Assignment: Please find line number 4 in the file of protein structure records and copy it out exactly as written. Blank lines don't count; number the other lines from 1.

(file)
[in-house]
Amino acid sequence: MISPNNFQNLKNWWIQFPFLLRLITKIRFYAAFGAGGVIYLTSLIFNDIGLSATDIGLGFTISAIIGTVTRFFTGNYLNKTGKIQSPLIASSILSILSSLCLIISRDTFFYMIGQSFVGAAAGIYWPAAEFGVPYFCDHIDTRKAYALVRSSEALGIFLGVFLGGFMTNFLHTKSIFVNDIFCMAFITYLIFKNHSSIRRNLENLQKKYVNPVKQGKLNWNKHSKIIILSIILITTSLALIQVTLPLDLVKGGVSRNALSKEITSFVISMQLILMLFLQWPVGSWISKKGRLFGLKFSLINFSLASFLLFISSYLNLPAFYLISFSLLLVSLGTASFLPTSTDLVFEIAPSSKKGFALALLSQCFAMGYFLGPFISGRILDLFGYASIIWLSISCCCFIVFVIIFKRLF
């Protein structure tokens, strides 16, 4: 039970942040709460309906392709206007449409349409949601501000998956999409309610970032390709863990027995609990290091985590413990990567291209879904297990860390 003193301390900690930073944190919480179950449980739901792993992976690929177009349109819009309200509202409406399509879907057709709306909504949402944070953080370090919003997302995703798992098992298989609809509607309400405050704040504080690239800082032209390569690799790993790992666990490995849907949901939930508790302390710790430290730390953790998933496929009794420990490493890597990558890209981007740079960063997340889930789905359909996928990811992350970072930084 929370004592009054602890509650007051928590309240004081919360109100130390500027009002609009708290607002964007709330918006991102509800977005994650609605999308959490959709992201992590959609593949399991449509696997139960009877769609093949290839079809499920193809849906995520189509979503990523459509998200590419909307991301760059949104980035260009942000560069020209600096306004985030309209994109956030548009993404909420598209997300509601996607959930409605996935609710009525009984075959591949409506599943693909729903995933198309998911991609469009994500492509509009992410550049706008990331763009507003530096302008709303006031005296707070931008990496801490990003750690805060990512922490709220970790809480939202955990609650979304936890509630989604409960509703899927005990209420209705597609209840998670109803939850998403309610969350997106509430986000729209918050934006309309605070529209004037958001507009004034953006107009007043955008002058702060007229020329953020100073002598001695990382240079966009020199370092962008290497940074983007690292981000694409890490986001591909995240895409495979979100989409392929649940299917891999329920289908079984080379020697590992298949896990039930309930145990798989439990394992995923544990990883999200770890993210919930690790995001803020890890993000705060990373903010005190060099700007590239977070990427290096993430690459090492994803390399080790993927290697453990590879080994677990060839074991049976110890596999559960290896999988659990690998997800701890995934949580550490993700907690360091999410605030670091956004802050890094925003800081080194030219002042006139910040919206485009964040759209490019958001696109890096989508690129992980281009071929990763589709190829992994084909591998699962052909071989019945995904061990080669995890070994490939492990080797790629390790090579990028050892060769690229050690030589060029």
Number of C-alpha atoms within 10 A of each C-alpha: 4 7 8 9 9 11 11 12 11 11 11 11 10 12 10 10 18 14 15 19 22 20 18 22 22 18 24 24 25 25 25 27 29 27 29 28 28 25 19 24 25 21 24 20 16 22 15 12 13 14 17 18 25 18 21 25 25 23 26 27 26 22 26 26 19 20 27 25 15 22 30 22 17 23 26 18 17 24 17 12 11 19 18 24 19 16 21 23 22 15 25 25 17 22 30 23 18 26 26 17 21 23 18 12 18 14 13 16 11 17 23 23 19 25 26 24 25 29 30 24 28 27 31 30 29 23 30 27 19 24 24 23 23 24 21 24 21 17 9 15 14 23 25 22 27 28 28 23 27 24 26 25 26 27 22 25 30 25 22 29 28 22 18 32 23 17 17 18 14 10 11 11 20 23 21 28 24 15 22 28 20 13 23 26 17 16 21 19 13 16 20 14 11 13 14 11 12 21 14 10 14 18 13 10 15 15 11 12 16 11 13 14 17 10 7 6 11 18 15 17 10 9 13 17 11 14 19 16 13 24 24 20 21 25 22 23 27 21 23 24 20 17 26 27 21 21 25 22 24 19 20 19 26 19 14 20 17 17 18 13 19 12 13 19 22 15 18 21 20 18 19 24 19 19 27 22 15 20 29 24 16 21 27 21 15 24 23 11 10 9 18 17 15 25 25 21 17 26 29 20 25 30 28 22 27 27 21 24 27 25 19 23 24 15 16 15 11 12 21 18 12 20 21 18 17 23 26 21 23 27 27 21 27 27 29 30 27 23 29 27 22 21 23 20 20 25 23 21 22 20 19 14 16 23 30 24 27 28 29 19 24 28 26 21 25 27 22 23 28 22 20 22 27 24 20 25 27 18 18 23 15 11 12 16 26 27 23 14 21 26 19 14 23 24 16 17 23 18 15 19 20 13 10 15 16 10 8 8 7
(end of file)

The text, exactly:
Number of C-alpha atoms within 10 A of each C-alpha: 4 7 8 9 9 11 11 12 11 11 11 11 10 12 10 10 18 14 15 19 22 20 18 22 22 18 24 24 25 25 25 27 29 27 29 28 28 25 19 24 25 21 24 20 16 22 15 12 13 14 17 18 25 18 21 25 25 23 26 27 26 22 26 26 19 20 27 25 15 22 30 22 17 23 26 18 17 24 17 12 11 19 18 24 19 16 21 23 22 15 25 25 17 22 30 23 18 26 26 17 21 23 18 12 18 14 13 16 11 17 23 23 19 25 26 24 25 29 30 24 28 27 31 30 29 23 30 27 19 24 24 23 23 24 21 24 21 17 9 15 14 23 25 22 27 28 28 23 27 24 26 25 26 27 22 25 30 25 22 29 28 22 18 32 23 17 17 18 14 10 11 11 20 23 21 28 24 15 22 28 20 13 23 26 17 16 21 19 13 16 20 14 11 13 14 11 12 21 14 10 14 18 13 10 15 15 11 12 16 11 13 14 17 10 7 6 11 18 15 17 10 9 13 17 11 14 19 16 13 24 24 20 21 25 22 23 27 21 23 24 20 17 26 27 21 21 25 22 24 19 20 19 26 19 14 20 17 17 18 13 19 12 13 19 22 15 18 21 20 18 19 24 19 19 27 22 15 20 29 24 16 21 27 21 15 24 23 11 10 9 18 17 15 25 25 21 17 26 29 20 25 30 28 22 27 27 21 24 27 25 19 23 24 15 16 15 11 12 21 18 12 20 21 18 17 23 26 21 23 27 27 21 27 27 29 30 27 23 29 27 22 21 23 20 20 25 23 21 22 20 19 14 16 23 30 24 27 28 29 19 24 28 26 21 25 27 22 23 28 22 20 22 27 24 20 25 27 18 18 23 15 11 12 16 26 27 23 14 21 26 19 14 23 24 16 17 23 18 15 19 20 13 10 15 16 10 8 8 7